Gergiev slams London for not building him a concert hall

Gergiev slams London for not building him a concert hall


norman lebrecht

May 21, 2021

Munich has erected a temporary structure while the Gasteig is being refurbished.

That gave Valery Gergiev a cue to slag off his previous employers:

“I was promised a concert hall in London for eight years,” said Valery Gergiev. “Simon Rattle, my successor with the London Symphony Orchestra, then waited another five years in vain. In Munich you build something like this in two years.”

No-one interrupted him to say that Munich promised Mariss Jansons a new hall for more than a decade, and has still to lay the first brick. On his flying visits, Gergiev always sees no more than he wants to see.

More here.


  • Christopher Wilson says:

    A grumpy old propagandist past his prime.

  • sonicsinfonia says:

    If London had built him a new concert hall, would that have meant he might have been around in it to rehearse? Guess we’ll never know!


    I read somewhere that when he left them, some at the LSO privately wished him a fond good riddance. I note that he’s not been back since!

  • Hugh Molloy says:

    I attended many LSO concerts with Gergiev at the helm. I cannot remember one in which I felt him to be other than a ‘brake’ on the orchestra… certainly not an inspiration. Overpaid, underwhelming.

  • Paul Dawson says:

    It takes a fair bit of brass neck for Gergiev to complain about lateness.

    • Concertgoer says:


    • Jonathan Sutherland says:

      Exactly. A few years ago a performance of Parsifal at the Wiener Staatsoper conducted by Gergiev started 15 minutes late because the bon viveur maestro was having a late lunch at Plachutta.
      According to several members of the orchestra blessed with hyperosmia, it was not an alcohol-free repast either.

  • Munich resident says:

    Munich never promised a new hall to Mariss Jansons. The State of Bavaria did.

  • Sisko24 says:

    Is the London Symphony Orchestra’s home, the Barbican Center really so awful or is the desire for a new concert hall just an ego/vanity project? Is there some remedial effort which could be done at the Barbican which would make it more appealing? Or is it one of those concert halls which should be simply blown up and started over again?

    • Allen says:

      Poor acoustics, small platform, no organ.

      One good point – plenty of legroom.

      I recall reading somewhere that the shape was dictated by the semi-underground site, so conversion into, say, a shoebox type hall, would be prohibitively expensive.

      • Dave says:

        It was built to provide a venue for company shareholder meetings. The idea of using it as a concert hall was an afterthought, and everything else an afterafterthought.

    • Saxon says:

      The Barbican is not a “great hall” but it is certainly “adequate”. And so what if it doesn’t have an organ, not having one only very slightly limits the repertoire that can be played by the orchestra.

      In contrast, Festival Hall is genuinely fairly terrible.

  • Gustavo says:

    It reminds me of the situation in Zurich where the wooden Tonhalle Maag has turned out to be more than just a provisional structure.

    So it can be done cheaper and more efficient than let’s say Elbphilharmonie which didn’t manage to convince Riccardo Muti.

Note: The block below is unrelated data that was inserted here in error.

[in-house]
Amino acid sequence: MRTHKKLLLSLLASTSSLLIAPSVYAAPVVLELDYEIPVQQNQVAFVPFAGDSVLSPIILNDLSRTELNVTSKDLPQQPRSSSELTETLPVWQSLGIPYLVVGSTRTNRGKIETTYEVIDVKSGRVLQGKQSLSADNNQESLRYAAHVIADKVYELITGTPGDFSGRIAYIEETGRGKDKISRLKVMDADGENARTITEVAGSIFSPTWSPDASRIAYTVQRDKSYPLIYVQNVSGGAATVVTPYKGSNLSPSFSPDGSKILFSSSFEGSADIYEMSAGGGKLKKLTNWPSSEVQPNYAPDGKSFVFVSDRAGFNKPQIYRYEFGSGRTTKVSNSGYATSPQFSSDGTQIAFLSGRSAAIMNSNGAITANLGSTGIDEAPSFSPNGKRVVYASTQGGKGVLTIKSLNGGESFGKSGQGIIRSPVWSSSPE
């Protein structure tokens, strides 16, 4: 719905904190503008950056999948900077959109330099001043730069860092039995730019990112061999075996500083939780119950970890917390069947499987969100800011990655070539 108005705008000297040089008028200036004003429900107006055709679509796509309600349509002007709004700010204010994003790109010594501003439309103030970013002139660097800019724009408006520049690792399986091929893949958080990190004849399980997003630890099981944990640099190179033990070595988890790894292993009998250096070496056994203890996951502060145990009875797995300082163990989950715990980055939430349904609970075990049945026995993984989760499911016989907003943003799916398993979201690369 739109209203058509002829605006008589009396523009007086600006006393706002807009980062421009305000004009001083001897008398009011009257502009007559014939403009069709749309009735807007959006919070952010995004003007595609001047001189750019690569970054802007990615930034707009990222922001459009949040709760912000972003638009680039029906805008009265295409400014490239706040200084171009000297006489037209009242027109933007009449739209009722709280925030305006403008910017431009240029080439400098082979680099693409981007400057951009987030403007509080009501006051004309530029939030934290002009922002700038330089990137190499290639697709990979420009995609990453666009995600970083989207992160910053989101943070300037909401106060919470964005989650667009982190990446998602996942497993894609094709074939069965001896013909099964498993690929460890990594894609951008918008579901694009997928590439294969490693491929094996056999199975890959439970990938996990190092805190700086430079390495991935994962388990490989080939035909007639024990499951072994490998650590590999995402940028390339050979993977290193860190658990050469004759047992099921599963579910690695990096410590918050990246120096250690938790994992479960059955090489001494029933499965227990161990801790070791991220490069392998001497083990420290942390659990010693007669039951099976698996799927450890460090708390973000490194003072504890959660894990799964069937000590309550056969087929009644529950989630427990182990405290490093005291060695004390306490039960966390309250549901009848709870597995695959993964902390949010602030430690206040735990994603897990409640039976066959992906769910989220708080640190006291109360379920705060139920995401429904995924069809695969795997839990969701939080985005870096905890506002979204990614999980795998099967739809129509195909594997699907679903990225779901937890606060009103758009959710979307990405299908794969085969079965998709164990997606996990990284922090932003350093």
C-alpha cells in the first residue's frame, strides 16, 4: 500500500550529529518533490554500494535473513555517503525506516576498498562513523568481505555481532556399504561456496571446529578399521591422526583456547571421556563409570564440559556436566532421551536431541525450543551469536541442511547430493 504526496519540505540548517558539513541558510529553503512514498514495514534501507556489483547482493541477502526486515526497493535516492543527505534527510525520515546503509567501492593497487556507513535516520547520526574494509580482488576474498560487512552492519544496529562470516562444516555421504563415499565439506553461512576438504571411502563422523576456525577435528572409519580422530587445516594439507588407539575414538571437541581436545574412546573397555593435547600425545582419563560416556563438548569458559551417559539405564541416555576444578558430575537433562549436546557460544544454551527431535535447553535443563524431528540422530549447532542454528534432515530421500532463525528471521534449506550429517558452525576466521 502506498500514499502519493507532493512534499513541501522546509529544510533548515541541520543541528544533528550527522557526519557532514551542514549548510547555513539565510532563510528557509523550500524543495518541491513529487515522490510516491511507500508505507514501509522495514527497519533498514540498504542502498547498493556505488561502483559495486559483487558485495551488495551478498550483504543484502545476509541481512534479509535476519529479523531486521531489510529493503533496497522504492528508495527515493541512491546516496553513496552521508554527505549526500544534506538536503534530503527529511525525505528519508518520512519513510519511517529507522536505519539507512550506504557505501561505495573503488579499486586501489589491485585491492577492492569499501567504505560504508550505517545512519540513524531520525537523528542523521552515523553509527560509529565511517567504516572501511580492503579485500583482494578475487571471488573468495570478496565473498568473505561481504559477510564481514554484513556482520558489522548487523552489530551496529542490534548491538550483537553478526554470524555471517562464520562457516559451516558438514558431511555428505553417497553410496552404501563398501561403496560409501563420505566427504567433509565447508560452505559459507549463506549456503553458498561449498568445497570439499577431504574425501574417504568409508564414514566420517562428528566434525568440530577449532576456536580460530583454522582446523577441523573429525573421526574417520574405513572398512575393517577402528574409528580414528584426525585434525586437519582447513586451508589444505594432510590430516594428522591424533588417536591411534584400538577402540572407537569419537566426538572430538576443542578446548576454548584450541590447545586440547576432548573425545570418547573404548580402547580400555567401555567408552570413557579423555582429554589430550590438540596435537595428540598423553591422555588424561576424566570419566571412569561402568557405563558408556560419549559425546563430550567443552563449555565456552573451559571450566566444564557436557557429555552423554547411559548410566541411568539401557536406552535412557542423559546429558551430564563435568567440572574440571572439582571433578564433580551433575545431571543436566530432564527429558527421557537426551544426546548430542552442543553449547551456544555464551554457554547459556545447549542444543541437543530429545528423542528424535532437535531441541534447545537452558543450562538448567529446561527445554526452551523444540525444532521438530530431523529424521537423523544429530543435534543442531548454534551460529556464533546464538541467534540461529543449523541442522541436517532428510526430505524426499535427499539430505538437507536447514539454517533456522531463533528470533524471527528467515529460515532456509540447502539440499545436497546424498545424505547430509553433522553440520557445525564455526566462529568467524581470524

• Bill says:

    He wasn’t worthy.

  • Ludwig's Van says:

    Oh Valery, just go back to your Putin-built, billion dollar opera house in St. Petersburg and shut up!

  • sam says:

    Is this the new paradigm?

    Among the perks demanded by elite maestros, a spanking new new concert hall?

    In the offer given by management, a 7 figure salary and a spanking new hall?

    Was that the only way the LSO could entice top maestros to take the job, by dangling a spanking new hall in front of them?

    • Patrick says:

      For your information, a quality concert hall benefits the listening public , not the conductor!

  • JoshW says:

    F off, Gergiev – The conductor who can’t be bothered rehearsing and therefore really has nothing musically to offer since he leaves no imprint. And when he does arrive the first two rows of strings have to contend with his particular . . . . aroma.

  • Alexander T says:

    Very overrated and self regarding.

  • Tom Phillips says:

    In a truly democratic Russia, they’d be building him a prison cell.

  • V.Lind says:

    Somebody should just tell Gergy to naff off.

  • Barry Guerrero says:

    Gergiev has recorded his Bruckner in ‘boomy’ sounding St. Florian Cathedral. Why not let him do everything else there! – it’s the complete opposite of The Barbican. But seriously, why would any conductor complaint about not getting a new hall in this current, pre post-Covid time period. He’s lucky there are any orchestras left standing at all.

    • Tamino says:

      Yeah, Yeah, why would anyone want anything better than already exists?
      Why did we have to move out of our cozy caves and come down from our gorgeous trees after all? We were lucky to have two feet to walk on after all.

      • Barry Guerrero says:

        That’s not what I said. This is what I said: “why would any conductor complaint about not getting a new hall in this current, pre post-Covid time period”. There’s a difference.

  • Nick says:

    Gergiev is an ugly, spoiled, grossly overrated brat, not a musician, but a businessman and a politician!
    Germany is not more “effective” or more “service-oriented” than UK. Never has been and hardly ever will be.
    Just boycott Gergiev. The world offers now much better conductors and musicians than Gergiev — a business dealer.

  • Drew says:

    Does the new Munich hall have a little room off to the side where the soloists pay a portion of their fee to Gergiev’s sister? Like at the Met….